The Other Golden Text of the Bible
1. John 3:16 is often referred to as “the Golden Text of the Bible”– and rightly so.
a. No other single sentence sums up so much of the message of Scripture in such a moving and memorable way.
b. It tells us in a few wonderful words what God saves us by, and from, and for, and why he is interested in doing it at all.
2. But the perfect answer to it – and the other Golden Text of the Bible – is Galatians 2:20.
a. It speaks in “a most tender and intimate way” of the new life God wants the world to have. (Johnson, R. 71)
b. It also is about divine loving and giving, and it expresses the belief in the Son of God that is called for in John 3:16.
c. But it turns from “the world” to “me,” and it is concerned with how “I” am to respond to having been so loved by him who gave himself up for “me.”
1. The outlook on life in this verse
a. Christ has been crucified.
i. This is the basic assumption of the gospel, the fact which had been publicly portrayed before the eyes of the Galatians (3:1).
ii. In a way, “Jesus Christ and him crucified” is all Paul knew (1 Cor. 2:2); what he delivered to people as of first importance is that Christ died for our sins according to the Scriptures (1 Cor. 15:3).
iii. But notice that here in our text he defines on a personal level what that means.
(1) “The Son of God...loved me and gave himself for me.”
(2) What took place at the cross was not merely a cold legal transaction nor an event to be left in the past.
(3) He did for me what he did for all of us: he gave himself for my sins to deliver me from the present evil age (Gal. 1:4).
b. I have been crucified with Christ.
i. Literally, this says with just two original words, “With Christ I have been co-crucified.”
ii. If his being crucified meant that he was loving me and giving himself up for me, then my being crucified with him will have to mean that I, in some manner, love him and give myself up for him.
iii. That is exactly the way the New Testament speaks of what it means to be a Christian.
(1) Romans 6:6 (cf. verses 2-4)
(2) Galatians 6:14
(3) Robert Johnson wrote, “He had gone over to Christ’s side. He took his stand with Christ even in his shame. He ventured everything on his Lord...He knows and has shared the motives, purposes, and the way of life that took Jesus to the cross. Paul’s pride and self-esteem were gone. The once proud Pharisee had died. He too had learned the meaning of ‘Thy will be done.’ He had consigned his life to God.” (71, 72).
c. I live more than ever, but it is no more I.
i. When he says “it is no longer I who live,” he doesn’t mean to indicate that he no longer lives in his body, or that now he has no personality, or that he no longer has a place to fill in human society.
ii. He means that his life is no longer driven by “ego”– it is no longer depends on what I have achieved or what I will get done, nor is it about what I think or what I want or what I like.
iii. “I live by the faith of the Son of God,” he says.
(1) This is the more literal translation, and it emphasizes that the faithfulness and obedience of Christ is the ground of his hope.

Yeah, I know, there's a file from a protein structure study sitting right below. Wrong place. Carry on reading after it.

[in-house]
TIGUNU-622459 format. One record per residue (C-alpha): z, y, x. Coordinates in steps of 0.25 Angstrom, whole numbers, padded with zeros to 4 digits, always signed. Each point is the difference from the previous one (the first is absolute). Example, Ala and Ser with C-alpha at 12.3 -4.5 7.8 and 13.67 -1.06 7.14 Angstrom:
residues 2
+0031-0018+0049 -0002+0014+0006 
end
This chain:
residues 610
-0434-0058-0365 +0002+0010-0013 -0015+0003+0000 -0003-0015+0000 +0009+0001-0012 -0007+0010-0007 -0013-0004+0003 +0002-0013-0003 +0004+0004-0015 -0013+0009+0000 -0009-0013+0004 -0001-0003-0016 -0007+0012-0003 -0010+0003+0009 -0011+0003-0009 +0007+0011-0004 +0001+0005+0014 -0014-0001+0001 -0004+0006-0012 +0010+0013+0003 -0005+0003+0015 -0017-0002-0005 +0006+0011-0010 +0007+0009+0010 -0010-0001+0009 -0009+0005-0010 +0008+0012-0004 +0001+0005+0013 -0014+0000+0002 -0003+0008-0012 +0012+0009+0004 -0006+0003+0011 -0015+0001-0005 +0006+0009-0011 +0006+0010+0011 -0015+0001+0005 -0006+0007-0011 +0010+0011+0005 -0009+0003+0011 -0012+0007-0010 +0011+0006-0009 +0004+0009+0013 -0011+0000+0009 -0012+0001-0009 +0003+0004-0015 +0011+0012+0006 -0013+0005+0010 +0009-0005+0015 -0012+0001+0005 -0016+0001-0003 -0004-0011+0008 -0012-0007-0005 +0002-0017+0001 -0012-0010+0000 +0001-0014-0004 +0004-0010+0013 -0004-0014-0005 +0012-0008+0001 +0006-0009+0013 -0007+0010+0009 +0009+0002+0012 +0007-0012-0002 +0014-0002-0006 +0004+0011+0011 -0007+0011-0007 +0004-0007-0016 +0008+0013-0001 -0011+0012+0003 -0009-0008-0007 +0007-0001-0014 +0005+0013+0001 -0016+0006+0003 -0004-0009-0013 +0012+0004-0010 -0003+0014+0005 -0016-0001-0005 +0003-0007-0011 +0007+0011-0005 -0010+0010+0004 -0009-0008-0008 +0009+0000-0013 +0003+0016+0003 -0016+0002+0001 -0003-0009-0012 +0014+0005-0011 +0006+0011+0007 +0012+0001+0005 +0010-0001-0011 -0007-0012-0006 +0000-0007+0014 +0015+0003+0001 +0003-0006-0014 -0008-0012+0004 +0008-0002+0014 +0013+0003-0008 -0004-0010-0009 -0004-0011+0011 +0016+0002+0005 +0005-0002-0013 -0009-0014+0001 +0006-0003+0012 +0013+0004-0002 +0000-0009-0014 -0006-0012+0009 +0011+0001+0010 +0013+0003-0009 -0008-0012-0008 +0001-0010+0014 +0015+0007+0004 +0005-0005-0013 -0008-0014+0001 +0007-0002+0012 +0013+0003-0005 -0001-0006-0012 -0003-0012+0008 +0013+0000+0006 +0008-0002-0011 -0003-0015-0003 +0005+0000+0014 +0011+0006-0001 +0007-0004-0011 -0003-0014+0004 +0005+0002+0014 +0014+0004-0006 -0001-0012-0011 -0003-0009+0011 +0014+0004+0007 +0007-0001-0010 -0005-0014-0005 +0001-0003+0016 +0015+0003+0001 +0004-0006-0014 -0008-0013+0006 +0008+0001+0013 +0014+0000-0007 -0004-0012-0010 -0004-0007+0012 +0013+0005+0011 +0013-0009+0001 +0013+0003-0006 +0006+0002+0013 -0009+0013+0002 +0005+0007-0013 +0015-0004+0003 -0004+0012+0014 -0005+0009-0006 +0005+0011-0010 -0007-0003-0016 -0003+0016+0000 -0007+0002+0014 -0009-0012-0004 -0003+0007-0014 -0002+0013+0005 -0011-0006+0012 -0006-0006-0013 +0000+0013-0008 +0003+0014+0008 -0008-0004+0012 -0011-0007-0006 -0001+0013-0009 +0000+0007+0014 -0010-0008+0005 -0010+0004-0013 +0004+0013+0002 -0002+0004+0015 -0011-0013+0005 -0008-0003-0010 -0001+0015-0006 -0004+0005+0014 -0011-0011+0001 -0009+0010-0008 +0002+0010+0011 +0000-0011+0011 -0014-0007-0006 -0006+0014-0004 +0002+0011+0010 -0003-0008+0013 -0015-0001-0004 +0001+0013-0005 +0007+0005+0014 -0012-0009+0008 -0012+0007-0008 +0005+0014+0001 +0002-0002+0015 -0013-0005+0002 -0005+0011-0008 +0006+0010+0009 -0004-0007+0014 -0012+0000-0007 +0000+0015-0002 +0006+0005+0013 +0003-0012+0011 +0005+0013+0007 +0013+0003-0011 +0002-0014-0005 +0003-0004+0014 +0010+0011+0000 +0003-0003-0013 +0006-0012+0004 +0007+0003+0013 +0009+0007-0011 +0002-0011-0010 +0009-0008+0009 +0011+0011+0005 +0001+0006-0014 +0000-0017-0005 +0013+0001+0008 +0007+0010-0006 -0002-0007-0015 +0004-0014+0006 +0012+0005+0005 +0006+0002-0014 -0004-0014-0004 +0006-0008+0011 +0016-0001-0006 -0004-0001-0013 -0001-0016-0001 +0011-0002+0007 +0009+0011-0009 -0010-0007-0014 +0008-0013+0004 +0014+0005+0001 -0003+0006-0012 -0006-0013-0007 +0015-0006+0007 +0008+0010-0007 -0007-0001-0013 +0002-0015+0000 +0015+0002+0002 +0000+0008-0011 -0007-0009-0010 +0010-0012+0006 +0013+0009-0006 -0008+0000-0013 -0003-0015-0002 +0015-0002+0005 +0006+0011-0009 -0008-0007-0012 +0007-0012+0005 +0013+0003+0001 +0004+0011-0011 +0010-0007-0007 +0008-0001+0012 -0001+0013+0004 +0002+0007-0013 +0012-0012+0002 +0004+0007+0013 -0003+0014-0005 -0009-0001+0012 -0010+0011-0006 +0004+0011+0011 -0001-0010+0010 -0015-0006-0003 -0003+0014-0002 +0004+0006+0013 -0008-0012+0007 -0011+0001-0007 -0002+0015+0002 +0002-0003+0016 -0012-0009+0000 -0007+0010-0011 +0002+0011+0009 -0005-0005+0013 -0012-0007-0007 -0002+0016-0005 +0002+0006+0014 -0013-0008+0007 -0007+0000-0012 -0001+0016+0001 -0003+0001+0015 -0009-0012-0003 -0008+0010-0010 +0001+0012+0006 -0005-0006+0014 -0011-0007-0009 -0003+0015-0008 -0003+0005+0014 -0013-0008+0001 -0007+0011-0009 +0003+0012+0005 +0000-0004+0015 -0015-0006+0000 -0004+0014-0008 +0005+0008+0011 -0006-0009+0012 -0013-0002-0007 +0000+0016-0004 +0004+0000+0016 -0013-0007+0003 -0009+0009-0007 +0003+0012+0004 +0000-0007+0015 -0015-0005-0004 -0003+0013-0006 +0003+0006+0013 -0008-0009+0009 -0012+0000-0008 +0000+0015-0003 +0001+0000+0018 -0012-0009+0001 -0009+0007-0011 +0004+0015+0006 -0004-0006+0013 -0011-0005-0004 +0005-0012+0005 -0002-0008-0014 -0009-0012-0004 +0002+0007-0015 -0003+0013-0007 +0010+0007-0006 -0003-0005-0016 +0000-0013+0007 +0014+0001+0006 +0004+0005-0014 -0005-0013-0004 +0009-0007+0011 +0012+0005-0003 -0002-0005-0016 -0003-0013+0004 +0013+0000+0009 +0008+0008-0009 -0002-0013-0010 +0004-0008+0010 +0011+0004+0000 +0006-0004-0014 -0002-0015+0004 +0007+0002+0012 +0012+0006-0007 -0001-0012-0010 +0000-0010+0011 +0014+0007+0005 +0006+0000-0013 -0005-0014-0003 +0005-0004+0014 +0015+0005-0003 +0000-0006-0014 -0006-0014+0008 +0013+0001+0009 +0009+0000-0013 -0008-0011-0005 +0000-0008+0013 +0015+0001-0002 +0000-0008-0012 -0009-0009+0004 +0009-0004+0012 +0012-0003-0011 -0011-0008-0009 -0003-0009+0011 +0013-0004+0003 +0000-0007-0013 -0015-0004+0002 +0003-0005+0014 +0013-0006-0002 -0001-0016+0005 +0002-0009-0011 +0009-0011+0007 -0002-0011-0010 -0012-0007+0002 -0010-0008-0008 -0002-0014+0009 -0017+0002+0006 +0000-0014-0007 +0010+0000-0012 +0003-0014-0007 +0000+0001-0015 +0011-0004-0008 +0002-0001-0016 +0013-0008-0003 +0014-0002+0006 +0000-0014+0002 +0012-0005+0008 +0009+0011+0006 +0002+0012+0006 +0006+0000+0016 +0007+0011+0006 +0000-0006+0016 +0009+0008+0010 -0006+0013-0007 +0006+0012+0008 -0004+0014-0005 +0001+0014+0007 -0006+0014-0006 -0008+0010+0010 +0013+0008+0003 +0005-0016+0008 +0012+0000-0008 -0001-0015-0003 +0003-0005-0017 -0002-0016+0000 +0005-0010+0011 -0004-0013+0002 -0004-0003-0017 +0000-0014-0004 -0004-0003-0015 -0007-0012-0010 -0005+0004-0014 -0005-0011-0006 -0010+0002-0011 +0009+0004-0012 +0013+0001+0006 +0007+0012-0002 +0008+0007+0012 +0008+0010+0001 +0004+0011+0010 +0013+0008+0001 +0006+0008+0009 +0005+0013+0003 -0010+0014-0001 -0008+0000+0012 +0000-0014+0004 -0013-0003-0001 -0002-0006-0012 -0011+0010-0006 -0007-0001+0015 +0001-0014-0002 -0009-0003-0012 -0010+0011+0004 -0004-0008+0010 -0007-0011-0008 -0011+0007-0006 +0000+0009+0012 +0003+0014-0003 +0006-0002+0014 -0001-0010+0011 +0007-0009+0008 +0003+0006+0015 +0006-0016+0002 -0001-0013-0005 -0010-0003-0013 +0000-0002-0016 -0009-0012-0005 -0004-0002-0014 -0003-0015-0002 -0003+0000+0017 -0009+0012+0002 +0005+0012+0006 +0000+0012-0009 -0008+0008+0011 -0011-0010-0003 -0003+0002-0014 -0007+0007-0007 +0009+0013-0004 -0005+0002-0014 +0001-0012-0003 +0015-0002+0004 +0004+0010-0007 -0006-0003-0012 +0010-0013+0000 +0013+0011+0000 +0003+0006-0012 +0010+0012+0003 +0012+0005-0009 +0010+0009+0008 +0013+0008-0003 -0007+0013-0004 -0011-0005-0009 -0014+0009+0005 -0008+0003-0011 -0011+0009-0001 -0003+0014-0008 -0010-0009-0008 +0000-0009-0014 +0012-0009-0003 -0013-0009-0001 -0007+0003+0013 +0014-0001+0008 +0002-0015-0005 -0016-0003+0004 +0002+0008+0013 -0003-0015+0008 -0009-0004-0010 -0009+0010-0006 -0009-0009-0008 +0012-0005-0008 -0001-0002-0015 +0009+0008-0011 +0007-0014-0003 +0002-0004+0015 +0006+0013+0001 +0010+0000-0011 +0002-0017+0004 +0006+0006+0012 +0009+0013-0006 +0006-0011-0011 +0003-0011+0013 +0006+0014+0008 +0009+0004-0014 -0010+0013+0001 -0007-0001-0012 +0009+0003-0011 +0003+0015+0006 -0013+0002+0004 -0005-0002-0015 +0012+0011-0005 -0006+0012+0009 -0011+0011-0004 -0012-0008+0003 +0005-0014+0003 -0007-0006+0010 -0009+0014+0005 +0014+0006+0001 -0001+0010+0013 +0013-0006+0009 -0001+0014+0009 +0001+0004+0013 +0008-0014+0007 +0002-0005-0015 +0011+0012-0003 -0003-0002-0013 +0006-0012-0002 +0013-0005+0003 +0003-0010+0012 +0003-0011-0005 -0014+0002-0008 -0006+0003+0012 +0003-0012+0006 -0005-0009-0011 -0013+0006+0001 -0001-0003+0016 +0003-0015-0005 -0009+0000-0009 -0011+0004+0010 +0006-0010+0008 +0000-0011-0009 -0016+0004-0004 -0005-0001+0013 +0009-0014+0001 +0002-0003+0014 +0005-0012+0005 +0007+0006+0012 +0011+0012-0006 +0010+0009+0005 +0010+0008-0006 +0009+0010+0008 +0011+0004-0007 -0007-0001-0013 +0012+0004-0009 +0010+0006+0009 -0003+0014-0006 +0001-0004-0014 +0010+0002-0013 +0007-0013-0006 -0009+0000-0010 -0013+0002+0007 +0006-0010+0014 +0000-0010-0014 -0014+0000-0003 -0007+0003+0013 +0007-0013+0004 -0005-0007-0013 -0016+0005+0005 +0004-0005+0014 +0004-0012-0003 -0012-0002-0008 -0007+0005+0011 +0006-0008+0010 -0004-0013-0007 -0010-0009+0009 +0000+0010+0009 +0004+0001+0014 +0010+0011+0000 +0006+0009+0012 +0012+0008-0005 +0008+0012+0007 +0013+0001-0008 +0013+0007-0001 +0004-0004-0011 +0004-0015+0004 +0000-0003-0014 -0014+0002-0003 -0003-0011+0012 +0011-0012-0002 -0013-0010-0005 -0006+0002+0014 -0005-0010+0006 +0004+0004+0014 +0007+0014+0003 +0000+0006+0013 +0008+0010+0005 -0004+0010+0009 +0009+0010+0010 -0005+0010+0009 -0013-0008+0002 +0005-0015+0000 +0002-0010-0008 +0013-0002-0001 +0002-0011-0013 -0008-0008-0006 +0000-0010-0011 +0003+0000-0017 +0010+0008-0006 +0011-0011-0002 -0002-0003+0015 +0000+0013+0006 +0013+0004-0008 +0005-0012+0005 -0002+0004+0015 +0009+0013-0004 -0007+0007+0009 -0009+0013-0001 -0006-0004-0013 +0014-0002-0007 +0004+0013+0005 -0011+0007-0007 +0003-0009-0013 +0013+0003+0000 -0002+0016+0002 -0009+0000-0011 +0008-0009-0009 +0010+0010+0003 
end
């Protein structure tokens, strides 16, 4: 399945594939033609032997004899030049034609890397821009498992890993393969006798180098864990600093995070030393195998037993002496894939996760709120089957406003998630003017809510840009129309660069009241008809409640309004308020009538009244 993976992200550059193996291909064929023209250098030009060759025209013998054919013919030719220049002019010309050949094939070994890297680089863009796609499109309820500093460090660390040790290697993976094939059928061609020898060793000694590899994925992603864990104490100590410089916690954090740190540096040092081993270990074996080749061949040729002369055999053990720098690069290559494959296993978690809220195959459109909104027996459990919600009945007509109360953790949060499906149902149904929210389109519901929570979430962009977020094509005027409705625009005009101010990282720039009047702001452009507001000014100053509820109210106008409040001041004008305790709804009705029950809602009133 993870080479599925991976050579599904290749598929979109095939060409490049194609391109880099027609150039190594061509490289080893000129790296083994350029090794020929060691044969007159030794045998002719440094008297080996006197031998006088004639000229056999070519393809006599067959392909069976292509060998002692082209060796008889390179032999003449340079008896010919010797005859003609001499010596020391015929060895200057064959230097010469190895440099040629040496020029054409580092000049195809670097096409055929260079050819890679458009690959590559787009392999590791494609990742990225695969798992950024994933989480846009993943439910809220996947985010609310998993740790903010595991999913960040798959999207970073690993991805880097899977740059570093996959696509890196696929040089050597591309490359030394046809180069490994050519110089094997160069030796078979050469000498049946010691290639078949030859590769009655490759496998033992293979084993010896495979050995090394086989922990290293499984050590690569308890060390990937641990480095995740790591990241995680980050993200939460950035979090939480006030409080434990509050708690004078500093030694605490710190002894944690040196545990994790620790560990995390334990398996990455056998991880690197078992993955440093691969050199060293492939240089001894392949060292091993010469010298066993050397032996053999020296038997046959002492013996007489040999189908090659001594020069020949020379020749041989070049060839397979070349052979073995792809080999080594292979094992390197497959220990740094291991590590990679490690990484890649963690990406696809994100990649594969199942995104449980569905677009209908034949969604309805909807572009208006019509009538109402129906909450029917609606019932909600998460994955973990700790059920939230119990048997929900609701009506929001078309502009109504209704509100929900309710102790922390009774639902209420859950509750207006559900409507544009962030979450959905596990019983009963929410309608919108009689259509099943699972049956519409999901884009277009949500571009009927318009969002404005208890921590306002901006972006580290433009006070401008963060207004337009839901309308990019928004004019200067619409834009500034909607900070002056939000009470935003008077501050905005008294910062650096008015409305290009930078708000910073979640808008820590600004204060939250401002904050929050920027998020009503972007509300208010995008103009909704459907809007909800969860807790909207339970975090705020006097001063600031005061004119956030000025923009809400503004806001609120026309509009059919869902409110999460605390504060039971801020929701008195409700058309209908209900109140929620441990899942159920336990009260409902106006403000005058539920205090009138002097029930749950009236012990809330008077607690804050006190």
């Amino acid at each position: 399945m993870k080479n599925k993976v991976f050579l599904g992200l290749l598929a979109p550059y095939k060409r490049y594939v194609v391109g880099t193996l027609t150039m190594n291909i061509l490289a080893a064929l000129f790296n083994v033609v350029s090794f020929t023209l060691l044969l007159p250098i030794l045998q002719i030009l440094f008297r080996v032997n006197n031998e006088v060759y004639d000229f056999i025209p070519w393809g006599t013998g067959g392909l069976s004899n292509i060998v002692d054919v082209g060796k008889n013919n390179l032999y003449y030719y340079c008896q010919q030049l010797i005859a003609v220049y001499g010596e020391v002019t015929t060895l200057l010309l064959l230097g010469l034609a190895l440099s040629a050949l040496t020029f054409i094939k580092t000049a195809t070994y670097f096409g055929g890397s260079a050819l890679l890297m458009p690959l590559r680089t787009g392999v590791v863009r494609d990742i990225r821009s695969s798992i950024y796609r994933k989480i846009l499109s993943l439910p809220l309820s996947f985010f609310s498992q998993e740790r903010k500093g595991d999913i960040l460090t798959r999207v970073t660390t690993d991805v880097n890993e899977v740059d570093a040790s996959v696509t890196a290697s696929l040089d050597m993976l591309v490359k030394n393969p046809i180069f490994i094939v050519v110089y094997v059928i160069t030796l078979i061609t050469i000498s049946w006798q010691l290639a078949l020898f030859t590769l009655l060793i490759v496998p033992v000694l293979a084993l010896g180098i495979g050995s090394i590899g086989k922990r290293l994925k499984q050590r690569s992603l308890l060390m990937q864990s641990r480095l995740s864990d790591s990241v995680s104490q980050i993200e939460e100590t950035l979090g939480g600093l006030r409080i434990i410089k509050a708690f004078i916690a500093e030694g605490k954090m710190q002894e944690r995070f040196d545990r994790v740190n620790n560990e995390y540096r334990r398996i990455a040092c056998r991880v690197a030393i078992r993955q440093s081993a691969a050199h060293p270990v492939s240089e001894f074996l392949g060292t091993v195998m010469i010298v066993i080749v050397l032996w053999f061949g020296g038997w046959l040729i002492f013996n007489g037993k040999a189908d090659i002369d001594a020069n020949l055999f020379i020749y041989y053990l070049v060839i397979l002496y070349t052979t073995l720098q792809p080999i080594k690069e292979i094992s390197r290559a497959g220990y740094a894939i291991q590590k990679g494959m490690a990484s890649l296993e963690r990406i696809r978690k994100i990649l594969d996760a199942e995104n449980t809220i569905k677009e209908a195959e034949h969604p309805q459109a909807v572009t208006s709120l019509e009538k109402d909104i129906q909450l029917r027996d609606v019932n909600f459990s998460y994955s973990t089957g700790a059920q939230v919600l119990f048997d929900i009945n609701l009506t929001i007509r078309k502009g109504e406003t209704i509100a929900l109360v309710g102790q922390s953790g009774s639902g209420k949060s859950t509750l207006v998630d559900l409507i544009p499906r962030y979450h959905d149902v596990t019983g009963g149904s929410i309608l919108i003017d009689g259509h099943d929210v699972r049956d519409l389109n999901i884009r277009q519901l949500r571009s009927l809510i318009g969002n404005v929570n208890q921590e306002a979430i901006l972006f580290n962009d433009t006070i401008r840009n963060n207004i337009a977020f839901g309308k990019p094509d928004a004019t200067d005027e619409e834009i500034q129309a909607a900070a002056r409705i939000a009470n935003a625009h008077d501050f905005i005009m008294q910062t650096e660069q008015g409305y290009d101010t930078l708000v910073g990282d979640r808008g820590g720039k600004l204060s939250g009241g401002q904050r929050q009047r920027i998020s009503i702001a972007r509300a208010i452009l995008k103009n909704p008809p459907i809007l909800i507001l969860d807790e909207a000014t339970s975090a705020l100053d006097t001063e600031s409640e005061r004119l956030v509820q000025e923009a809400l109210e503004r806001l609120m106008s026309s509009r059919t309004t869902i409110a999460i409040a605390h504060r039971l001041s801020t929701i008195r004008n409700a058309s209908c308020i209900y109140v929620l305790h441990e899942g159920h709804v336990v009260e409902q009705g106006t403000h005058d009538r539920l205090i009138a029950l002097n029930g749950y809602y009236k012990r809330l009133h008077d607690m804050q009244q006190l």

(2) One writer explains like this, “Christ is the sole meaning of life for him now; every moment is passed on conscious dependence on Him, to whom he looks for everything. This is Christian faith.” (A. Cole 83)
(3) Paul was living by giving himself up for the one he loved.
d. Christ now lives in me.
i. The peace and the freedom and the joy in the Christian life comes from this: the one who gave himself up for me will continue to love me.
ii. Romans 8:37 – “No, in all these things we are more than conquerors through him who loved us.”
iii. His living in us was the point of his giving himself up for us.
(1) John 17:26
(2) 2 Corinthians 5:15
(3) 1 Peter 4:2
2. The application of this verse to life
a. It has an application in personal life, Ephesians 5:2.
i. The fact that Christ loved us and gave himself up for us is used as the background against which moral judgments are to be made.
ii. The kinds of things mentioned in the paragraph before it illustrates the range of settings in which the principle must be applied, and the paragraph that follows reminds us of behaviors that are inconsistent with Christ’s living in us.
iii. Galatians 5:24
b. It has an application in family life, Ephesians 5:25.
i. Notice again that the Lord’s having loved the church and given himself up for her provides a basis for understanding life in a family.
ii. Home relationships are the ones where the “no longer I” principle are most obviously and urgently needed.
iii. They are also the places where we are most clearly dependent upon help beyond ourselves.
c. It has an application in church life, Galatians 2:20.
i. This verse is part of a response to a situation in which the truth of the gospel was at stake: is what Christ did for us good enough, or not?
ii. The NASB encloses the section in quotes, suggesting that our verse is part of what Paul said to Peter when he and others behaved as if Gentiles needed not only to be in Christ, but also to keep the law like Jews.
iii. Galatians 2:21 applies the fact that he loved us and gave himself up for us: the claim that something other than that gives life is to suggest that he died for nothing.
1. Galatians 2:20 is the other Golden Text not only because of what it says but also because of the beautiful difference it will make in life, both now and forever.
2. Writing about the impact of this verse, Burton Coffman said, “Therefore, if a man is able to answer two questions affirmatively, there is no way he can be lost. (1) Is he “in Christ”? (The only way one can be “in Christ” is to be baptized into him.) (2) Will he be “found in him’? (Phil. 3:9). This means, will he still be “in Christ” when life ends, or the Lord comes?” (Galatians 47)